Weather Diversion Back to Richmond
We saddled up to depart Ft. Dix, N.J. for Yuma, Ariz. on Nov. 9 in two flights of four Black Hawks each.
The departure airfield, Naval Air Engineering Station, Lakehurst, was the scene of the tragic Hindenburg disaster. By the time I arrived, most of our aircraft had been taken out of the station's enormous hangars, built originally to house dirigibles like the Hindenburg. But the ones still inside looked like ants inside the towering hangars.
We were two hours behind schedule getting off the ground for the first leg of our trip and were only guaranteed good enough weather to make it to Dover Air Force Base, a long way from Nashville, Tenn., where we'd intended to spend the night.
As soon as we crossed the Delaware Bay, the first three aircraft in the formation saw the weather and visibility degrade within a quarter mile. The flight lead made a frantic radio call to Dover AFB to get permission to land.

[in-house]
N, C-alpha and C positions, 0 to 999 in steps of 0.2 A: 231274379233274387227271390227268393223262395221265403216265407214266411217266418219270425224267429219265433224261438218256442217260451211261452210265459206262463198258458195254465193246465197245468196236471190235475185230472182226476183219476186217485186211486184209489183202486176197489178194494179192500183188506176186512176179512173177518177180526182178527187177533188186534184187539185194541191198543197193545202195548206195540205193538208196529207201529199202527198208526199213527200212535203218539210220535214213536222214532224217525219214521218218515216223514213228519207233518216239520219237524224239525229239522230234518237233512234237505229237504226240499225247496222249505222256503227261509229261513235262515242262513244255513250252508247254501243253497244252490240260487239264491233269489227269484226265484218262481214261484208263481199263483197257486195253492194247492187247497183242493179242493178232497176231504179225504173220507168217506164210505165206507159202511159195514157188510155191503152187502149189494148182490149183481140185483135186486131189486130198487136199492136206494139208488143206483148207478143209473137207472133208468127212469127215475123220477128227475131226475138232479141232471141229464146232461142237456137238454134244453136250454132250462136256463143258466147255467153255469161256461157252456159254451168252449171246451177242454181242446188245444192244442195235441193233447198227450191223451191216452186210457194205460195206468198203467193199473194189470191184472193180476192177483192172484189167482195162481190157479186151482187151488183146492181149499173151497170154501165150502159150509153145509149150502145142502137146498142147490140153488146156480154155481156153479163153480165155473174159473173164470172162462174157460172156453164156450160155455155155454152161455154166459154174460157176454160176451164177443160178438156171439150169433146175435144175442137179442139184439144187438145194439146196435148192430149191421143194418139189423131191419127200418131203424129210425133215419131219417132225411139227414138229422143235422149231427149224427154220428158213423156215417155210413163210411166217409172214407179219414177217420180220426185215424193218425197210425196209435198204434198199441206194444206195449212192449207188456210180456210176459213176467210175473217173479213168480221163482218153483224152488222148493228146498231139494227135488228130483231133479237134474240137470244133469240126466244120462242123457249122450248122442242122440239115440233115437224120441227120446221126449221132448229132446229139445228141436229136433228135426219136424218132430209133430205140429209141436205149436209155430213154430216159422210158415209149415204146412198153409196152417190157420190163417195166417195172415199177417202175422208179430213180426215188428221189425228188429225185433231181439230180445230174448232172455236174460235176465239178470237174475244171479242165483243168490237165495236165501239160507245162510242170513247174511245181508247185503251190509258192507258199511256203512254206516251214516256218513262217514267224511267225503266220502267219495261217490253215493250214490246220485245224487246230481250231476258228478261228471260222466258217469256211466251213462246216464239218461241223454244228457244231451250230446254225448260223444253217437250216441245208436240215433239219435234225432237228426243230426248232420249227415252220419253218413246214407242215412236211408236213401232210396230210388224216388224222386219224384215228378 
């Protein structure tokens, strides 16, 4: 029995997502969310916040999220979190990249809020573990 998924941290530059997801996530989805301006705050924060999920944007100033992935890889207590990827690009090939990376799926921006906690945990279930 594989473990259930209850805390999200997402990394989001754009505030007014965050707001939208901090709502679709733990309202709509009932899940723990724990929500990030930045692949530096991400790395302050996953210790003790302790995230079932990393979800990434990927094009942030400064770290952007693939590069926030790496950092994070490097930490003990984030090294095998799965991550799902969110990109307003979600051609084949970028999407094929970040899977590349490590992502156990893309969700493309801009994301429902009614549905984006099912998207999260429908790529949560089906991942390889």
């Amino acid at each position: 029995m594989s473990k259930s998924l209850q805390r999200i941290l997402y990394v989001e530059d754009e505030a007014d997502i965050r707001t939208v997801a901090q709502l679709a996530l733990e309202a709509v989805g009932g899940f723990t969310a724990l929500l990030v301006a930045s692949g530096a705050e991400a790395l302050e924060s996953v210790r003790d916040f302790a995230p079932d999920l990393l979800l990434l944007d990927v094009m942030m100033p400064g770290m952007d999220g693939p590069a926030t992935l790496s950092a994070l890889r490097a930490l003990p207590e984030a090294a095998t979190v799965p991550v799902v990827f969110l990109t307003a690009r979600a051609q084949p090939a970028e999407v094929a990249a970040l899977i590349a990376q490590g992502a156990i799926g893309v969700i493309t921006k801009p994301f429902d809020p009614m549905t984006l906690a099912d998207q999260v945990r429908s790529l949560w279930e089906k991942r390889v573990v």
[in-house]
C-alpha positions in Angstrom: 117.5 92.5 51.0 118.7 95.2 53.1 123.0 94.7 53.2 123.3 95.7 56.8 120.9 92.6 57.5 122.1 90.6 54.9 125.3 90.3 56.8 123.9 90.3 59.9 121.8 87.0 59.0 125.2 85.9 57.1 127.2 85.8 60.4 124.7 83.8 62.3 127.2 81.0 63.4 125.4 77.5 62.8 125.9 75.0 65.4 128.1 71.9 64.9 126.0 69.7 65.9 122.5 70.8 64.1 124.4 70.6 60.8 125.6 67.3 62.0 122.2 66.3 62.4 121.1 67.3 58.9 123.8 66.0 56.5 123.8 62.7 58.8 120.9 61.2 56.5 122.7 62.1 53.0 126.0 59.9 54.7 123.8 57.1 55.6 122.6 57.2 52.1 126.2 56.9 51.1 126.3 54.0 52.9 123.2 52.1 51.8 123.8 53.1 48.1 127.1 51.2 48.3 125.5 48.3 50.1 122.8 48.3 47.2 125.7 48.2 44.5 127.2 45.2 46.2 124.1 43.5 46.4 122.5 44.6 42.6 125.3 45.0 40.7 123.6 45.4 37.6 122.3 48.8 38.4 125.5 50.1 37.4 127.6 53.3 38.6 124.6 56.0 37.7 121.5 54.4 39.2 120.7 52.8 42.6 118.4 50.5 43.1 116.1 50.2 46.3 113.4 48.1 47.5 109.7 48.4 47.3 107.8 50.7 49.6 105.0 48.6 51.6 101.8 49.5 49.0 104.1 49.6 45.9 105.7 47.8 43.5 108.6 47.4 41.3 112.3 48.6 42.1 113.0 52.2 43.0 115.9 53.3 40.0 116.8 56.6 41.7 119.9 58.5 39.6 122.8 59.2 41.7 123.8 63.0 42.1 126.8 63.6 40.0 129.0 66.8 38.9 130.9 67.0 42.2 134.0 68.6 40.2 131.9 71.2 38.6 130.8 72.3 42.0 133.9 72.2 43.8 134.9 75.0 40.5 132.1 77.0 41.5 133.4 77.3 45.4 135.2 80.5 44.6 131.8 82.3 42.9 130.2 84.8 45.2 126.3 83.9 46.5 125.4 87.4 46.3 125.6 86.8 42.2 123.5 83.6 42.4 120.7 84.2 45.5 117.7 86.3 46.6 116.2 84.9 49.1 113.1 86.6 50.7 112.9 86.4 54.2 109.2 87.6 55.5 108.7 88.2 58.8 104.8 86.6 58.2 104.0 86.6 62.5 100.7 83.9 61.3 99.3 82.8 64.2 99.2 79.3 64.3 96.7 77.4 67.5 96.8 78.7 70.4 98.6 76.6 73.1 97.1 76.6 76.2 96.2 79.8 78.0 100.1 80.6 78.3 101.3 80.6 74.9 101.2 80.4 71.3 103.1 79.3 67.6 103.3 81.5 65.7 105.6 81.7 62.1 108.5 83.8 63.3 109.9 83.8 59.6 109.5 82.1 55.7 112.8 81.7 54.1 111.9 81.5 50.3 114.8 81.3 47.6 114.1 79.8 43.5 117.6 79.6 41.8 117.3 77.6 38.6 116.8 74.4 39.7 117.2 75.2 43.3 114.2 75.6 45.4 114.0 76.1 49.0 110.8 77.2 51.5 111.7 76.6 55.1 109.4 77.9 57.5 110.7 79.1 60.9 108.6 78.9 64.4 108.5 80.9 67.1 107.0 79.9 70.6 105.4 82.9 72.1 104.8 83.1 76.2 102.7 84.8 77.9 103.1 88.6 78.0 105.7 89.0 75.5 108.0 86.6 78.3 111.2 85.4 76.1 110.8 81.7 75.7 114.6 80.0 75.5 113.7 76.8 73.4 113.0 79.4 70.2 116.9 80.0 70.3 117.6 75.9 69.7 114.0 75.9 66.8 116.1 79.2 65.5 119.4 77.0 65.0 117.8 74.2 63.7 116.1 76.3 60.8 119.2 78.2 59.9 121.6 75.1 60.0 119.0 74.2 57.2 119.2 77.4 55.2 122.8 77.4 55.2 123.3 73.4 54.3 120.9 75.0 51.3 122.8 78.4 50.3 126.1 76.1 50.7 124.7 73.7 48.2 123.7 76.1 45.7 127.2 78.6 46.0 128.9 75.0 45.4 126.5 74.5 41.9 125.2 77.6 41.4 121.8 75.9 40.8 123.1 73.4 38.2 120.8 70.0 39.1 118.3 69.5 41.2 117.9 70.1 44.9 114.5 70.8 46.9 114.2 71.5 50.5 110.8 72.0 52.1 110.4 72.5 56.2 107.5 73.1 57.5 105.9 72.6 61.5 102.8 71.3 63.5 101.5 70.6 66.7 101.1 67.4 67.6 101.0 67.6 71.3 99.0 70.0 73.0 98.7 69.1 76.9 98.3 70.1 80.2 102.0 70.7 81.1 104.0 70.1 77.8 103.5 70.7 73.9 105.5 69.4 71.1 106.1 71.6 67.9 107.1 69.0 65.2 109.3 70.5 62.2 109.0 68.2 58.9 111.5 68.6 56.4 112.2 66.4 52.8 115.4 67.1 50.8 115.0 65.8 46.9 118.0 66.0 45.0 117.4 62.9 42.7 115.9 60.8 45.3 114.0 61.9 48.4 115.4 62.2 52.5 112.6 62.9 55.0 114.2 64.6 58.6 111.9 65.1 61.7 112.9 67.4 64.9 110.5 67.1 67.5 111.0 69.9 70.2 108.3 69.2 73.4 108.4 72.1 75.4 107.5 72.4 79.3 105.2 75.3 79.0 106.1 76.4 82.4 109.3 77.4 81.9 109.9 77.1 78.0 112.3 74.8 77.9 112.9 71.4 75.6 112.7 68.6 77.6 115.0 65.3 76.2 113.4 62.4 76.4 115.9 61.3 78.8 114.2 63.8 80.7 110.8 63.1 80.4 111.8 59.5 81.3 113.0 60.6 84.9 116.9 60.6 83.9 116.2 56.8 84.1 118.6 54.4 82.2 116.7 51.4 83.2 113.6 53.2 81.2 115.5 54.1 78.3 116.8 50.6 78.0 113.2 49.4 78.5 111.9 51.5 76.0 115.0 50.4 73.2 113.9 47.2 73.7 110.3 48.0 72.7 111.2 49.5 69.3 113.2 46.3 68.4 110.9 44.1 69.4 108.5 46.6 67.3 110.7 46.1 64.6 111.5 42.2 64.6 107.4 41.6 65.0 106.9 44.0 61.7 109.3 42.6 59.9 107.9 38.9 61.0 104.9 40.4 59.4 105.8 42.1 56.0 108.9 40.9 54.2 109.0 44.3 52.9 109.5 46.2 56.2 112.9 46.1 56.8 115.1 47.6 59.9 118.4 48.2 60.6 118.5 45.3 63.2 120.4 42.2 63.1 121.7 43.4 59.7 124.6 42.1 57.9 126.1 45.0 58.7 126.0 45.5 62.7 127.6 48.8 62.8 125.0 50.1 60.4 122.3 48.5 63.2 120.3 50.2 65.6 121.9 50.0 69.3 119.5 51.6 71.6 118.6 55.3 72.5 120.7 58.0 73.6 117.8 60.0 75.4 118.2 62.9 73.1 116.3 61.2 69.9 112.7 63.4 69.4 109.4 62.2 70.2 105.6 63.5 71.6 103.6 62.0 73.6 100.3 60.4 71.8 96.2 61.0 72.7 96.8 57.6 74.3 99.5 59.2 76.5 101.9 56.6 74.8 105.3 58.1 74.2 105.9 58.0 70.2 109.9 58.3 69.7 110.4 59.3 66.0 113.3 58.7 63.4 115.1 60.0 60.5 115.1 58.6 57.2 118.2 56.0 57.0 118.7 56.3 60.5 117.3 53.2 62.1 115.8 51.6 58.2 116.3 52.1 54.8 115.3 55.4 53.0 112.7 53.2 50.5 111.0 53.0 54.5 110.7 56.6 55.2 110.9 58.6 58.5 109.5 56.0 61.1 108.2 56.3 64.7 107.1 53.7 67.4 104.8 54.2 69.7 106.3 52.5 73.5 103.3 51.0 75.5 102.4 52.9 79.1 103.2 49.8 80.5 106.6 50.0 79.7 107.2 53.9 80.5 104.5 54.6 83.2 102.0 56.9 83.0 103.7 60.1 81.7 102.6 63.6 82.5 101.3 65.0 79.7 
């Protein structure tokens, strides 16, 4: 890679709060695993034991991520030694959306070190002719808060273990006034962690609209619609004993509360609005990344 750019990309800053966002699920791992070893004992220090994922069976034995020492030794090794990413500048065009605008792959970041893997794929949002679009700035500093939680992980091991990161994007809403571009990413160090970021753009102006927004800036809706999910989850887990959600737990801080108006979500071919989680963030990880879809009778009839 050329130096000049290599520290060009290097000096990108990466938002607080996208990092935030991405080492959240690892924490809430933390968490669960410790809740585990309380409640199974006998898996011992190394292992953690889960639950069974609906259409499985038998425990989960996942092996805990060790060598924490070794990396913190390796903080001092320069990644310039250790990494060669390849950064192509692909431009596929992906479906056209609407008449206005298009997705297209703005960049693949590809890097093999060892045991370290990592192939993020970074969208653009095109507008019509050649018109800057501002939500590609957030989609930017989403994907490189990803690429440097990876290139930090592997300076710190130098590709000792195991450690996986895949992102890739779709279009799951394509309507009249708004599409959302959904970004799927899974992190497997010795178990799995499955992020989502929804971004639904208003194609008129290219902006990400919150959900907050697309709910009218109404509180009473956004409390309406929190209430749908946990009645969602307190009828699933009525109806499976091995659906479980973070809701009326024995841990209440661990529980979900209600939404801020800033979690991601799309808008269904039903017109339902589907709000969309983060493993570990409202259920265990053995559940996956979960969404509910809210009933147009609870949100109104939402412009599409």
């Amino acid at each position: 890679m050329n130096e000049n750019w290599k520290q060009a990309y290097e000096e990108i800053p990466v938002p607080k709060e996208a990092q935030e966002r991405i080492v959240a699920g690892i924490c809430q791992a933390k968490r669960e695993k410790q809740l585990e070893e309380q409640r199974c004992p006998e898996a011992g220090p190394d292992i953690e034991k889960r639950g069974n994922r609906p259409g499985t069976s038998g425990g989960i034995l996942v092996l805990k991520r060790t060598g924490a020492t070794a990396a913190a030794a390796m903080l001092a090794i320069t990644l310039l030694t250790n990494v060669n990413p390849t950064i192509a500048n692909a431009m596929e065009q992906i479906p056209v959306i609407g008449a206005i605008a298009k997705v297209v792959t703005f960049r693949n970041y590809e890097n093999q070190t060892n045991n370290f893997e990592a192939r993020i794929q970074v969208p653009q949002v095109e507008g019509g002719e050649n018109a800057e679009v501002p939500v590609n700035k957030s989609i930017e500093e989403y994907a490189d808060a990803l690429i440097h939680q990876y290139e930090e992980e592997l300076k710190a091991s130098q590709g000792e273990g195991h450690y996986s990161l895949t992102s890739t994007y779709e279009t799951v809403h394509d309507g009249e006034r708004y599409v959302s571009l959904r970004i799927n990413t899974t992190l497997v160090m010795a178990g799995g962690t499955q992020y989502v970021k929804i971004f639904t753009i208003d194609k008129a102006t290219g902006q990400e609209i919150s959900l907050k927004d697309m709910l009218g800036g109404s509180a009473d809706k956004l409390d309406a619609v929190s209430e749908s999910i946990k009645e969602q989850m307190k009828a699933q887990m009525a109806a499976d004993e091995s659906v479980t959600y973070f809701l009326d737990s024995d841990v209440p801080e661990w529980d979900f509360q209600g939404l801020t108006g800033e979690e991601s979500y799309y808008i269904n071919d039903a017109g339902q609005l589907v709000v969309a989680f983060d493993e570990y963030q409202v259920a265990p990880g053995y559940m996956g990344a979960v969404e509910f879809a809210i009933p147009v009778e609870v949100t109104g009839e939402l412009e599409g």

"Dover Tower the weather is diminishing rapidly as we cross the bay. Can we have clearance for landing the flight in your transient parking?"
As soon as we landed, we began looking to find a way around the weather. Leadership decided we would head for Richmond, Va., our unit's home station. After a two hour stop in Dover, we took off and weather was fine during the hour and a half trip to Richmond.
The bad weather and sudden change in plans presented many families with the opportunity to see their loved ones for the night. We quickly tied up the aircraft, met to discuss maintenance issues and were released until 07:00 the next day. Many of us were presented with a unexpected opportunity to see our loved ones overnight, but the company's leaders had to spend some of that time coming up with a new plan for our trip to Yuma.
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Posted by: colonels | November 28, 2005 07:20 PM
Posted by: E. Etage | November 29, 2005 09:16 AM
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